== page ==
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You can mine some crypto and sell it. That is as close as it gets now. I doubt it can work tho, because once you did the work(mining) then again you have nothing to lose afterwards, so no motivation to follow the protocol, doing it after the payment makes no sense either. You need to place something on the line if you don’t send the fiat and get it back if you do. If you get back money and put in the PoW then you are just mining.

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that’s true, thought at least you need to waste money to get the option to trade, even thought it’s weaker than having money locked up. hmm.

The deposit is a small amount, so a small risk, and it could be automated in some way with a fund contributed by the community. Say, by a fairly minimal deposit fund that gets recycled back into the network all the time and is funded by a minimal extra fee on this first transaction.

What really concerns me is having to trust someone with a larger fiat transfer for any later, larger transactions, without having it (the fiat) locked until both sides commit. This is a small risk for the first transaction, but a much larger risk for any meaningful purchases.

There is a trade limit so huge transactions are not possible.
Beside that you don’t lock up your funds as long the taker has not taken it. They are local on your wallet and just in a “reserved” state.
As soon the taker takes an offer funds of both traders go into the 2of3 MultiSig in 1 transaction, so no risk of “who pays first”. If the buyer does not pay it goes to arbitration and if he failed he will lose his deposit (will be customizable by maker in next release).
The deposit is locked up together with the trade amount in 1 tx.

It is a barrier to entry. Its so unintuitive. I was expecting an “Add Bitcoin” or “Add Bitcoin Wallet”.


I’m now having to trawl the forums for what I have to do as a new user. It doesnt matter what youve done it for, its just poor design.

Just allow the person to buy a tiny amount at first so they can make the deposit for a large transaction, perhaps you can add paypal for tiny amounts.

There is just no way to do that in a decentralized and secure manner. You need a security deposit, otherwise it requires trust in your trading partner or using someone as an escrow. You can always use a centralized exchange for that.

To my understanding paypal has a high chargeback risk, so it is highly unlikely it will ever be used in bitsquare.

If you just need a small amount of btc to get started, you could use the site to buy a small amount with paypal. They charge a big percentage and restrict how much you can buy at a time, which is why I’m trying Bitsquare, but if you just need a little btc in the beginning, I’ve used them successfully.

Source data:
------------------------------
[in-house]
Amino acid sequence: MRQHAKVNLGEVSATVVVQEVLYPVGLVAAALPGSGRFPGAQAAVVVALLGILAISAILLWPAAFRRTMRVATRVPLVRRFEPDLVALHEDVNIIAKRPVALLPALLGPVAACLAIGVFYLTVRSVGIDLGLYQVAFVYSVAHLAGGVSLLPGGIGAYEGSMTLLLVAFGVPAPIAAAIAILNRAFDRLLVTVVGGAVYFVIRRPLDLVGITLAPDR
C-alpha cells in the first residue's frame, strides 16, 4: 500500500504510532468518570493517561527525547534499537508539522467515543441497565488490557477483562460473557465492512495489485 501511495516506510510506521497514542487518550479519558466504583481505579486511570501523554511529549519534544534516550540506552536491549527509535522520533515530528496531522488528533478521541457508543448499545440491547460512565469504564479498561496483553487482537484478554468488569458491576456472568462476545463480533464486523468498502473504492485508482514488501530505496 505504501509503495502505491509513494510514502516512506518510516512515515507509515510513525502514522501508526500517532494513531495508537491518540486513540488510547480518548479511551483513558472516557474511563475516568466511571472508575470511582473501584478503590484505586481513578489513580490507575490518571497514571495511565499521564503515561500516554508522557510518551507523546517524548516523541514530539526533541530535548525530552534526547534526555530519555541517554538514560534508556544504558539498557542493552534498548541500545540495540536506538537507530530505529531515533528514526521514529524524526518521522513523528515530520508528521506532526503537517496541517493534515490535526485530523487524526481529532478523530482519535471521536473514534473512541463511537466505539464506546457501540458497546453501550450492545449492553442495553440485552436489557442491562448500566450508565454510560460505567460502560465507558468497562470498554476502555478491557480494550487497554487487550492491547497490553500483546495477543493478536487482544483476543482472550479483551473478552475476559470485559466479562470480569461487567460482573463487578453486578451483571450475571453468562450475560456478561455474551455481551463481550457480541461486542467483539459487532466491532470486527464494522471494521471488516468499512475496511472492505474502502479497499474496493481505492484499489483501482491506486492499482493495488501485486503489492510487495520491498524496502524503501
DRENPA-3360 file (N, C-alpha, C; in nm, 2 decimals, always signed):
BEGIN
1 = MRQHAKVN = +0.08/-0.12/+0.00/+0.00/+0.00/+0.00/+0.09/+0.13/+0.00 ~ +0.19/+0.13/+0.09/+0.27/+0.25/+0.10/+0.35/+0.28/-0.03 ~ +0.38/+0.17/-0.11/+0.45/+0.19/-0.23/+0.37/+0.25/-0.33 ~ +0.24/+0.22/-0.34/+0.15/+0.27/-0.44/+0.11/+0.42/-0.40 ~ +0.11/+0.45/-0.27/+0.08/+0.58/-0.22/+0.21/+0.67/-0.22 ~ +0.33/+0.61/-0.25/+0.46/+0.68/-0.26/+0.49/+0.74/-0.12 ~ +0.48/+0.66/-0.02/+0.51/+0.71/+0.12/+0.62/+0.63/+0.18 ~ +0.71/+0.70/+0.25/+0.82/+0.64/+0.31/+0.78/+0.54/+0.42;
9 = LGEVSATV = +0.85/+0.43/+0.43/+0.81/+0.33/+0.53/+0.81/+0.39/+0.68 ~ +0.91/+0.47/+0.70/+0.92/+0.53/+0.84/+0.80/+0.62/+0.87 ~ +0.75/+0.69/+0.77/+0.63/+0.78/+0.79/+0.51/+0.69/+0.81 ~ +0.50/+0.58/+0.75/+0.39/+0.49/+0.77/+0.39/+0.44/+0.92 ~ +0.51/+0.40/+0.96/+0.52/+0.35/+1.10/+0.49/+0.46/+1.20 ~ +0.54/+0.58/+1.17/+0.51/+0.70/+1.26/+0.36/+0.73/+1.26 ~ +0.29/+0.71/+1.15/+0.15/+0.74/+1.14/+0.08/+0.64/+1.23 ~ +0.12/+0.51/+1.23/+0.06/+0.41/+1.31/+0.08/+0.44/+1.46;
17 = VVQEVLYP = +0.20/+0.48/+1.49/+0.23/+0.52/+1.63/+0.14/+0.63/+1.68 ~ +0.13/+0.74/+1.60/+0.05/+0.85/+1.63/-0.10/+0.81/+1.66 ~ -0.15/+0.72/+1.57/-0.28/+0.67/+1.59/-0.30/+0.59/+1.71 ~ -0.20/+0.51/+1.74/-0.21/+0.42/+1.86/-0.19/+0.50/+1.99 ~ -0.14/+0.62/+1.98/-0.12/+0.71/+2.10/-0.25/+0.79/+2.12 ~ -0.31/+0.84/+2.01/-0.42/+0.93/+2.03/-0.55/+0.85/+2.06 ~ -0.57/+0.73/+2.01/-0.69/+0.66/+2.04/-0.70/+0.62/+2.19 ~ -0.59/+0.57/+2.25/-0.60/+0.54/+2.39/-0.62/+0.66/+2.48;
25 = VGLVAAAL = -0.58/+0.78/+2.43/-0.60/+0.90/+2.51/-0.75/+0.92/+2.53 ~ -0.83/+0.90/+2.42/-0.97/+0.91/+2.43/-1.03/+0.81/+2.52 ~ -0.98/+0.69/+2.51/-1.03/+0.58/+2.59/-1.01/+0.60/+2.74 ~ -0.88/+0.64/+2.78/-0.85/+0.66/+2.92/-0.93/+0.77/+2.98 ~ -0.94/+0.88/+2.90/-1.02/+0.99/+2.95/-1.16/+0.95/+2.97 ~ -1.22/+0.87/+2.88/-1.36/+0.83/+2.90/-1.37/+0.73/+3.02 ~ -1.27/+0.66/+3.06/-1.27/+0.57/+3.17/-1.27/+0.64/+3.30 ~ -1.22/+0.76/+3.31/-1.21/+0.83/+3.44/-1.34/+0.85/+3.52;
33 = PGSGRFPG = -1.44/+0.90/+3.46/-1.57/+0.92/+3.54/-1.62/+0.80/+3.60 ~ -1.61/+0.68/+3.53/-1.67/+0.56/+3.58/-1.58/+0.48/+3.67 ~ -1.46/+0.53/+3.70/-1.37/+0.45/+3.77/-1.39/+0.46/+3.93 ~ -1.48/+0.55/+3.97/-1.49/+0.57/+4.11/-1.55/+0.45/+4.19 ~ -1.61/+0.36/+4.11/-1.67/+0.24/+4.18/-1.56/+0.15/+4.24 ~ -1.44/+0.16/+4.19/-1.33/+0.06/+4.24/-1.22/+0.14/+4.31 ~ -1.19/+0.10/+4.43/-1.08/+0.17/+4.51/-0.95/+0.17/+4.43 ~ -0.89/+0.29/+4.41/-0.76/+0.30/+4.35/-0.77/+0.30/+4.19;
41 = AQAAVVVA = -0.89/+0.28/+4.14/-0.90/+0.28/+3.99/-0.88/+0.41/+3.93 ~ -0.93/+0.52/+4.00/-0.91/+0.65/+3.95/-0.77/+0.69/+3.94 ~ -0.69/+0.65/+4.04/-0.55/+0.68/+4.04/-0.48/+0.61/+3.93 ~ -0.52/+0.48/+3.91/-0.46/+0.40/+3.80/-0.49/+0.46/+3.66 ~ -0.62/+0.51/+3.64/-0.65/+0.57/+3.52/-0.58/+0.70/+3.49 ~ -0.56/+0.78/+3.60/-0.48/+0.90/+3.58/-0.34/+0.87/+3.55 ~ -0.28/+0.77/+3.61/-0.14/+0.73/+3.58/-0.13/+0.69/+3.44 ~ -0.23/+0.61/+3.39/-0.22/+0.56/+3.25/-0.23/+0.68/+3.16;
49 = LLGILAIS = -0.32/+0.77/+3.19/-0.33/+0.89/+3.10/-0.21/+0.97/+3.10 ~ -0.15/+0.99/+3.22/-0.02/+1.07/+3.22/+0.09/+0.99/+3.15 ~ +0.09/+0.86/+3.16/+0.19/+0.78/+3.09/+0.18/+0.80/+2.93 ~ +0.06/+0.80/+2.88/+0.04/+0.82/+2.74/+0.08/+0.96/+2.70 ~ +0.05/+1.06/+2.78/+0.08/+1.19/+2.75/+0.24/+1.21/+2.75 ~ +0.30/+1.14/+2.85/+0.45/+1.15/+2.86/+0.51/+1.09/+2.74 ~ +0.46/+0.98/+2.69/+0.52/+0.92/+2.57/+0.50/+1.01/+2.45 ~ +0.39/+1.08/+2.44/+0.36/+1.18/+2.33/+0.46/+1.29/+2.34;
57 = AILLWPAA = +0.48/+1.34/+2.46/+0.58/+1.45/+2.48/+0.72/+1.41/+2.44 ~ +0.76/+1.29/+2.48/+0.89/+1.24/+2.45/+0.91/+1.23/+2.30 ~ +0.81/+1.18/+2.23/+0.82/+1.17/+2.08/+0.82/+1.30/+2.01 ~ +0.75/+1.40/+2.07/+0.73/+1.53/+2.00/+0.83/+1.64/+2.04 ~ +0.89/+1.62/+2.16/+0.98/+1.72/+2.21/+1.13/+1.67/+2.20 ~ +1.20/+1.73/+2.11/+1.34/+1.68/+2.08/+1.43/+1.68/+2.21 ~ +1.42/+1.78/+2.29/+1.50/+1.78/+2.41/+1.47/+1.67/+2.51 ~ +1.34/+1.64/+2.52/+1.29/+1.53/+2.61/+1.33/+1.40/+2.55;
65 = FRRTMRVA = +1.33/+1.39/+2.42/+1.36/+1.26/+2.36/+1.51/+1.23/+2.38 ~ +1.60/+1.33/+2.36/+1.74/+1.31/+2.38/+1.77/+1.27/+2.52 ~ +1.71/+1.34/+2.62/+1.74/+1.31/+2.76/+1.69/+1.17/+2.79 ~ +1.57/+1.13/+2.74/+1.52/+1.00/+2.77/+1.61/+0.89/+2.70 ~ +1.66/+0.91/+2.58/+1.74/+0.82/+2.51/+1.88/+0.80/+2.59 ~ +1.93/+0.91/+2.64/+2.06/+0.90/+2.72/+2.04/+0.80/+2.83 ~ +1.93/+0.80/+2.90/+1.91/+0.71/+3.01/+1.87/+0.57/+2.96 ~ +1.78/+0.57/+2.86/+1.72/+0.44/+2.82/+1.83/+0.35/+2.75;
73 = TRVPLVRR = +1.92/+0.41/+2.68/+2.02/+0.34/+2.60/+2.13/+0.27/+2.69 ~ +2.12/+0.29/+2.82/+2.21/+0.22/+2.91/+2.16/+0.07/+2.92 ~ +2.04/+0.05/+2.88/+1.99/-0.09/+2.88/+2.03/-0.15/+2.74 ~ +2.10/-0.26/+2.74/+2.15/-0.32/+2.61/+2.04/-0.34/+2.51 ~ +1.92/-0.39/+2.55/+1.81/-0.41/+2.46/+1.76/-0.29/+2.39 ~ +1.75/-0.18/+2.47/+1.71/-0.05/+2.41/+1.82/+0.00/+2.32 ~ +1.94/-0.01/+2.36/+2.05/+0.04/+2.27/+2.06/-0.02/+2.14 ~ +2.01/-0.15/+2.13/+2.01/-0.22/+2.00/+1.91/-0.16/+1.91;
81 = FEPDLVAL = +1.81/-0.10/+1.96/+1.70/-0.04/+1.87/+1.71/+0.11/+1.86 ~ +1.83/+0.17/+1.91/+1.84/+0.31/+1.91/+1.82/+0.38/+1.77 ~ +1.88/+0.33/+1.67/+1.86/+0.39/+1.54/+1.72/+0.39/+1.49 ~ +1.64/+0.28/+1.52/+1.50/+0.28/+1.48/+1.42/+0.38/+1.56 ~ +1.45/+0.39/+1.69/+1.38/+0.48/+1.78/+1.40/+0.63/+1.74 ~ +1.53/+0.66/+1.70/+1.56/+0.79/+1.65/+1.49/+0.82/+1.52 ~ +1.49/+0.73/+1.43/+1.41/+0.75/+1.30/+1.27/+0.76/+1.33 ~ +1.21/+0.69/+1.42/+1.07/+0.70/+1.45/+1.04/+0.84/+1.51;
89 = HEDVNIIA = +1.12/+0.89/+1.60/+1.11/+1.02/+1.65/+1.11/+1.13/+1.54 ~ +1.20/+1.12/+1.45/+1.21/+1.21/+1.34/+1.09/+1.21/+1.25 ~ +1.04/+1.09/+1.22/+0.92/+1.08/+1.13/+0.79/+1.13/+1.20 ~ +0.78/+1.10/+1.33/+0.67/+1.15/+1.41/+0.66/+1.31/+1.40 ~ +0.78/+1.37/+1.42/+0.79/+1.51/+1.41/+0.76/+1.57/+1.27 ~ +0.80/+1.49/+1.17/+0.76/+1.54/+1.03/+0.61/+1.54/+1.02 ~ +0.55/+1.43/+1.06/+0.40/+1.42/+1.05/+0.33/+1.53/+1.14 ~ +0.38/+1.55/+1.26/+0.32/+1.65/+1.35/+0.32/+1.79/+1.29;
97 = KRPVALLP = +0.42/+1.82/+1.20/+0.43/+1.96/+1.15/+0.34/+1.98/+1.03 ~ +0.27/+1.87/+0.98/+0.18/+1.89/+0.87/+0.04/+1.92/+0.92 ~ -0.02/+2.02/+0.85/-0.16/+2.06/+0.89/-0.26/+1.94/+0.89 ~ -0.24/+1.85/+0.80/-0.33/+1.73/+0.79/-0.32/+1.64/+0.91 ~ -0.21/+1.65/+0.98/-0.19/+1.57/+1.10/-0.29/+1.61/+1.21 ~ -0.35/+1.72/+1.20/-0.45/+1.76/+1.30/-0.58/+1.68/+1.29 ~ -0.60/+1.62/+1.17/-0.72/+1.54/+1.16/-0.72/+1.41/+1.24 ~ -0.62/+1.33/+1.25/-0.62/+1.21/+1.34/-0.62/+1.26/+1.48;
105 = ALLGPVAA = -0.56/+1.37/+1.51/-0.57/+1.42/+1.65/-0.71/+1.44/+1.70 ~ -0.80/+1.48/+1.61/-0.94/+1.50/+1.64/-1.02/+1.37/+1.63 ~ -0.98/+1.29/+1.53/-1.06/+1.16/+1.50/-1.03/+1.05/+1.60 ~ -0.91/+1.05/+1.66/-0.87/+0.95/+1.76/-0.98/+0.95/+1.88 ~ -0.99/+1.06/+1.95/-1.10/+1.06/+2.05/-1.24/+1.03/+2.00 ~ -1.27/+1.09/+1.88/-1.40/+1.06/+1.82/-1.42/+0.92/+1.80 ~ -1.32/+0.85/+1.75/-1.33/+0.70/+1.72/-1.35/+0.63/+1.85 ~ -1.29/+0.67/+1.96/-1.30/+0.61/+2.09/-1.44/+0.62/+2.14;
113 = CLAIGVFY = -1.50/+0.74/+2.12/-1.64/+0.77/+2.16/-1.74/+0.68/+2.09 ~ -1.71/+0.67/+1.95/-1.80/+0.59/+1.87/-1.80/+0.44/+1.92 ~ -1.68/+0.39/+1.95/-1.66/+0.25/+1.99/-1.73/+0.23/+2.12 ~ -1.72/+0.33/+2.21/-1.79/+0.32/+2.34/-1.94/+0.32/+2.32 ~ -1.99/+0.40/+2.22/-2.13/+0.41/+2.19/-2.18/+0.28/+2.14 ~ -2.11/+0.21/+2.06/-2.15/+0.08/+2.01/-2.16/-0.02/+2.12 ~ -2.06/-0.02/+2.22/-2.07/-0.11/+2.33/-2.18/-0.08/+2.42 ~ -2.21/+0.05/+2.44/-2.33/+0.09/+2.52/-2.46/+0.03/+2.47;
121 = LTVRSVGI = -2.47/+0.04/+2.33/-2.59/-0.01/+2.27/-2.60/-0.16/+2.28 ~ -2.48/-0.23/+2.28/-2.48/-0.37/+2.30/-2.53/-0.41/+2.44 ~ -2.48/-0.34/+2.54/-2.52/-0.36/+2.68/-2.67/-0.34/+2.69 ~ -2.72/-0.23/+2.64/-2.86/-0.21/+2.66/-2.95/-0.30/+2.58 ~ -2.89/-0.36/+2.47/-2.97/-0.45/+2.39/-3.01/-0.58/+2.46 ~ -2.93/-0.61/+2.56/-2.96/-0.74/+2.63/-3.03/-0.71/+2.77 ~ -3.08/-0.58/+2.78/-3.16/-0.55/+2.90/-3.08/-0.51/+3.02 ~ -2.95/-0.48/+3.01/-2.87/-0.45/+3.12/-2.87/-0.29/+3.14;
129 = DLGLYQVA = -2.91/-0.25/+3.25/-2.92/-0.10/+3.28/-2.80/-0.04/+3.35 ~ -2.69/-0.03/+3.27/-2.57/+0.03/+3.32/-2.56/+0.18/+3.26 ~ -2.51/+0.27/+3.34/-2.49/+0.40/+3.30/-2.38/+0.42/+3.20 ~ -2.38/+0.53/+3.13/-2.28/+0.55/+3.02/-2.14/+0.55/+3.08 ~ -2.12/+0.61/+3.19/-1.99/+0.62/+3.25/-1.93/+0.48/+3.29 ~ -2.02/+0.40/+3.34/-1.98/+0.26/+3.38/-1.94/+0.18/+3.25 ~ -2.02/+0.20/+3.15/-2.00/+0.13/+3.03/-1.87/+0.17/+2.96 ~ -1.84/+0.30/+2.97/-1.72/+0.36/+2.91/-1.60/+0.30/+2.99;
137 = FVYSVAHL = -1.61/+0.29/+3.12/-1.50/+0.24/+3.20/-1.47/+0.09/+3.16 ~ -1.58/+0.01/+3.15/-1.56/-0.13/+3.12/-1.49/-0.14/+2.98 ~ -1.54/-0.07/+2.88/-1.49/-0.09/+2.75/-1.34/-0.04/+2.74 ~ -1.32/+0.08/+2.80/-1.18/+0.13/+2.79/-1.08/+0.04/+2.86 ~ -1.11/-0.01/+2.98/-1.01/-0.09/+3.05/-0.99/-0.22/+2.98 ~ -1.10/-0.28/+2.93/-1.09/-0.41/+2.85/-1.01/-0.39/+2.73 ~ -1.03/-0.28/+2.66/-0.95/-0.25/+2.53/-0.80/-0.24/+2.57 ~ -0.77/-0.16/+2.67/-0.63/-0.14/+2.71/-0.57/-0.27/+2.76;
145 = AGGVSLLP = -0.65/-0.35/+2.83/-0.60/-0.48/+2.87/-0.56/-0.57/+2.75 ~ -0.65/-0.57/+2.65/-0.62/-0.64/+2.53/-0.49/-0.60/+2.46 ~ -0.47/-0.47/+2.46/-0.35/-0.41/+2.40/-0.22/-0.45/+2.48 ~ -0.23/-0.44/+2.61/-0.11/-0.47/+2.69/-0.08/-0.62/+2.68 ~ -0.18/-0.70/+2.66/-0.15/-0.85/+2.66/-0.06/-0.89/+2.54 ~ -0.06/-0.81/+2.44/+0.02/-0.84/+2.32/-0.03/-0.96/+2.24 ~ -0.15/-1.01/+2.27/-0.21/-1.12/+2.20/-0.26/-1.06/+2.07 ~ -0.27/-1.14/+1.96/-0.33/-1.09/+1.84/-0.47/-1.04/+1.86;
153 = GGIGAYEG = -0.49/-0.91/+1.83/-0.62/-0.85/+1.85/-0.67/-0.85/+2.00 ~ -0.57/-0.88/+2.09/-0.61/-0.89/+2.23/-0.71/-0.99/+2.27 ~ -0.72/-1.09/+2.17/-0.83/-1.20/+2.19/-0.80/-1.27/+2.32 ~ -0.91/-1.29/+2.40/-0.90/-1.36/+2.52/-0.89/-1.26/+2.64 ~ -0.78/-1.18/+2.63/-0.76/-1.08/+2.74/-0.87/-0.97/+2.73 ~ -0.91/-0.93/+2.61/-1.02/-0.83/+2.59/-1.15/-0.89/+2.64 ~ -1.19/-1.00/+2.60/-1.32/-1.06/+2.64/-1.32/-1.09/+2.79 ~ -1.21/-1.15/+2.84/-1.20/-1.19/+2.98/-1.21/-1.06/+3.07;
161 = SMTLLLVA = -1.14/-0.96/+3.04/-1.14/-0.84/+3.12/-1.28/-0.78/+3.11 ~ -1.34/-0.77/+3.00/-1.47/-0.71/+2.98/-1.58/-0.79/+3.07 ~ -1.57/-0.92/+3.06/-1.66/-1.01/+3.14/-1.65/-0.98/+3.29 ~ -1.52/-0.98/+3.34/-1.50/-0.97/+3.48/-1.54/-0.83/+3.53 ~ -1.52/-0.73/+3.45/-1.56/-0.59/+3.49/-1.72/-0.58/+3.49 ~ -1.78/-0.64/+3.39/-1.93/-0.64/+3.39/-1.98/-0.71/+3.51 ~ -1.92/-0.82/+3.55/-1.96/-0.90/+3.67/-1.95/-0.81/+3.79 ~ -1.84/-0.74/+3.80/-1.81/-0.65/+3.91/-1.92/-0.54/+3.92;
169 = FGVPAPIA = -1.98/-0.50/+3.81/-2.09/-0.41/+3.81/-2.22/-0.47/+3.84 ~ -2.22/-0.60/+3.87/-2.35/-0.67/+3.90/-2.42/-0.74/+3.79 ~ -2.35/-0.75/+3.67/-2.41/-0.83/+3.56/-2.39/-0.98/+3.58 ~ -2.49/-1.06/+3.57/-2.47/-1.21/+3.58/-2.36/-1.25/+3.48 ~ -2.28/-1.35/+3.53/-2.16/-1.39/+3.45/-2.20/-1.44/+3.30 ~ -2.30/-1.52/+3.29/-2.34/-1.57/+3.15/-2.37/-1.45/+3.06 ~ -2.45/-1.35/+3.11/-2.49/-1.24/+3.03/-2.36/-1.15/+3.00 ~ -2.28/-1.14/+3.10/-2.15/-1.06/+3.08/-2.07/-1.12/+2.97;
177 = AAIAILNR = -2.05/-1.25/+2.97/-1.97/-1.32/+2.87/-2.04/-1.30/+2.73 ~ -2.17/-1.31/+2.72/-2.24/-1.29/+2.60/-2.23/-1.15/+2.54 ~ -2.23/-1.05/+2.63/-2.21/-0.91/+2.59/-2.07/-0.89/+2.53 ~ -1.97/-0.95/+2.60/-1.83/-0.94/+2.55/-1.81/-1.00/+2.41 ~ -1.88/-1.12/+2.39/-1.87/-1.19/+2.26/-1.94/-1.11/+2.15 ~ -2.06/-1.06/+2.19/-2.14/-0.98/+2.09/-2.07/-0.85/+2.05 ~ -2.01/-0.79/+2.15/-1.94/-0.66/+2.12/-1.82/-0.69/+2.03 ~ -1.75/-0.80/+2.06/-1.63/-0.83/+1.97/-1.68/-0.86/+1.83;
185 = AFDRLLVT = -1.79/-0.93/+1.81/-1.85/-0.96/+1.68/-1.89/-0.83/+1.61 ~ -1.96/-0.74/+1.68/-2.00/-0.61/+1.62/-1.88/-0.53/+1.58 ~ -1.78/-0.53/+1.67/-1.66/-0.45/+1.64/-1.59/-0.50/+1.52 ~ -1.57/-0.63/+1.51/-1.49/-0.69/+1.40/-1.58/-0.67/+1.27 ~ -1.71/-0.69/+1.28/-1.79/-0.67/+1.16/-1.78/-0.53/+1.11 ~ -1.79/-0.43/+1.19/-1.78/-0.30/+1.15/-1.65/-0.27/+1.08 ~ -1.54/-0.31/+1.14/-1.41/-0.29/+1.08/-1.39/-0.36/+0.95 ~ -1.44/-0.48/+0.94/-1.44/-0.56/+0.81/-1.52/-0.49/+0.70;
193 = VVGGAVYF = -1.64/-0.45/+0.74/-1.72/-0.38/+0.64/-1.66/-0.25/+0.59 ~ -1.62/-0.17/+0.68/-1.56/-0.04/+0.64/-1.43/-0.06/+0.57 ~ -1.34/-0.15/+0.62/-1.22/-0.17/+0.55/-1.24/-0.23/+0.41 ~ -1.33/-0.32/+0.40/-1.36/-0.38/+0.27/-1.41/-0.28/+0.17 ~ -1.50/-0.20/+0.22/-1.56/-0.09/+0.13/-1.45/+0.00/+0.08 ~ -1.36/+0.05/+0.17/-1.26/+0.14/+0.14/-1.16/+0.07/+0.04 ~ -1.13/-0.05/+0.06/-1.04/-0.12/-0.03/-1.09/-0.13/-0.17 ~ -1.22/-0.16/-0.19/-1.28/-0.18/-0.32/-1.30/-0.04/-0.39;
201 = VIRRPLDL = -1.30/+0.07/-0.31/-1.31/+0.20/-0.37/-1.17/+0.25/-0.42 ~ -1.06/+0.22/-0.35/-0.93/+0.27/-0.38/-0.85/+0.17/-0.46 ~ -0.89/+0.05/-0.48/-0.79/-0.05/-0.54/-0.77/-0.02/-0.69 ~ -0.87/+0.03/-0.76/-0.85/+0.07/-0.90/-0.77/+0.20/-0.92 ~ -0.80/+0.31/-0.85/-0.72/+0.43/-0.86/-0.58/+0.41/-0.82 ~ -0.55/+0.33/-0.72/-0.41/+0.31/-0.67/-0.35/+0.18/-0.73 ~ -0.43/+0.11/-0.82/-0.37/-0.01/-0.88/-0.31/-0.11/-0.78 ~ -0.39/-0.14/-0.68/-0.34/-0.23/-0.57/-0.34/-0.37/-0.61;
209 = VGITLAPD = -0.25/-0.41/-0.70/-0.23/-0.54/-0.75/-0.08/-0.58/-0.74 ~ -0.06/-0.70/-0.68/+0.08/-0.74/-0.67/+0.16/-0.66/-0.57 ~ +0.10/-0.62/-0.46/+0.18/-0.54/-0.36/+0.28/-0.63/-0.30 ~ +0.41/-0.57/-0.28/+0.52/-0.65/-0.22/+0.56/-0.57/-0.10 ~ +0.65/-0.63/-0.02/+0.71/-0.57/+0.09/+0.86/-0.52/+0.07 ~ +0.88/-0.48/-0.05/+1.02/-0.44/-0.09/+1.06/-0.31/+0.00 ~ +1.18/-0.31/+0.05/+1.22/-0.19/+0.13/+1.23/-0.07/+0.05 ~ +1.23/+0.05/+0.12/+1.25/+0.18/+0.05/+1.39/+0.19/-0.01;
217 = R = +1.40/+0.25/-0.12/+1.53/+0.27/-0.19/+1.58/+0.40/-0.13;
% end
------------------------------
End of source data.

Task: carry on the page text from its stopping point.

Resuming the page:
Btw, not affiliated with them in any way and not trying to be spammy, just wanted to be helpful

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Sorry, Manfred, I must not be understanding something.
How is it that the funds are reserved, if I am paying fiat direct to the crypto seller’s bank account?

And, even if “huge transactions” are not possible, the risk still increases with the size of the transaction up to whatever the limit is, if I have to make a fiat transfer to someone’s bank account.

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You fund your wallet with btc

You open an offer to sell btc, the funds stay in your wallet but enter reserved status so that you can’t use them again to fund another offer that you don’t have the funds to

As soon as the offer is taken, funds go into a 2-3 multisig address, so that no single party (arbitrator, seller, buyer) can spend the funds.

Once the arrival of the payment (fiat) is confirmed by the btc seller, the two traders keys are used to move the funds to the buyers address.

This process is safe as long as there happens no chargeback. That’s why we choose payment methods that are nearly impossible to charge back.

When you are the buyer and have nothing but good intentions, you’re perfectly safe.

This only protects the seller of the Cryptos, not the buyer!
Only the Bitcoin funds go into the multisig, not the fiat.
What is to stop a bad actor taking the fiat and then claiming it wasn’t sent?

If you don’t confirm you got the funds, both parties will have to provide proof to their claims to an arbitrator. The funds stay in the multisig until settled.

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It is common to use PageSigner(program that stores https responses encrypted with the server TLS certificate) to prove that your online banking webpage claims you sent the funds.

Exactly my point.
More inconvenience just to prove something that shouldn’t have to be proved.
More risk than should be necessary.
More barriers to entry.

I was a trader on Poloniex and Kraken within days with minimal risk of the type I am discussing. Why would I come here instead?

he is explaining to use pagesigner for FIAT, in the case of a dispute. btc/crypto trading is basicly the same as all the exchanges. safer than an exchange if you think about.